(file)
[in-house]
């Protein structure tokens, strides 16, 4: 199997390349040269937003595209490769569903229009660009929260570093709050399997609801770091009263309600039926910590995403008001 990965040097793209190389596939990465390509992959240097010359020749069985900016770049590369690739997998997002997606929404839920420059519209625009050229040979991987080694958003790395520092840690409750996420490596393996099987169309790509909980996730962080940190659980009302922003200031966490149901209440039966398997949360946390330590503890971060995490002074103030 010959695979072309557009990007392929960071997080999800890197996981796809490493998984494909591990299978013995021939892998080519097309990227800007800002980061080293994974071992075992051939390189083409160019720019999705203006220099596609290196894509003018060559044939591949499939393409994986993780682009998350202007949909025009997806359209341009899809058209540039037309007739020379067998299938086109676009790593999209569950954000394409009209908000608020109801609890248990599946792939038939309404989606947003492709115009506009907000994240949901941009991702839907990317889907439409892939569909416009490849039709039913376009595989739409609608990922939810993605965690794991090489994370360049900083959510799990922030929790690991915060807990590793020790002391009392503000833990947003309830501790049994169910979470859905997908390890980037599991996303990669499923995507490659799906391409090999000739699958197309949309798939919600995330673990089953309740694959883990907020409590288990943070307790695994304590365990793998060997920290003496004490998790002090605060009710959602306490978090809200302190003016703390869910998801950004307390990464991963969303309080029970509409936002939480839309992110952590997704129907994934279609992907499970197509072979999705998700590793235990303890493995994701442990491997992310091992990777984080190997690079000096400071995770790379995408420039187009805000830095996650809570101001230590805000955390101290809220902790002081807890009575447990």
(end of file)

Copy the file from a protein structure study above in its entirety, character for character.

[in-house]
């Protein structure tokens, strides 16, 4: 199997390349040269937003595209490769569903229009660009929260570093709050399997609801770091009263309600039926910590995403008001 990965040097793209190389596939990465390509992959240097010359020749069985900016770049590369690739997998997002997606929404839920420059519209625009050229040979991987080694958003790395520092840690409750996420490596393996099987169309790509909980996730962080940190659980009302922003200031966490149901209440039966398997949360946390330590503890971060995490002074103030 010959695979072309557009990007392929960071997080999800890197996981796809490493998984494909591990299978013995021939892998080519097309990227800007800002980061080293994974071992075992051939390189083409160019720019999705203006220099596609290196894509003018060559044939591949499939393409994986993780682009998350202007949909025009997806359209341009899809058209540039037309007739020379067998299938086109676009790593999209569950954000394409009209908000608020109801609890248990599946792939038939309404989606947003492709115009506009907000994240949901941009991702839907990317889907439409892939569909416009490849039709039913376009595989739409609608990922939810993605965690794991090489994370360049900083959510799990922030929790690991915060807990590793020790002391009392503000833990947003309830501790049994169910979470859905997908390890980037599991996303990669499923995507490659799906391409090999000739699958197309949309798939919600995330673990089953309740694959883990907020409590288990943070307790695994304590365990793998060997920290003496004490998790002090605060009710959602306490978090809200302190003016703390869910998801950004307390990464991963969303309080029970509409936002939480839309992110952590997704129907994934279609992907499970197509072979999705998700590793235990303890493995994701442990491997992310091992990777984080190997690079000096400071995770790379995408420039187009805000830095996650809570101001230590805000955390101290809220902790002081807890009575447990």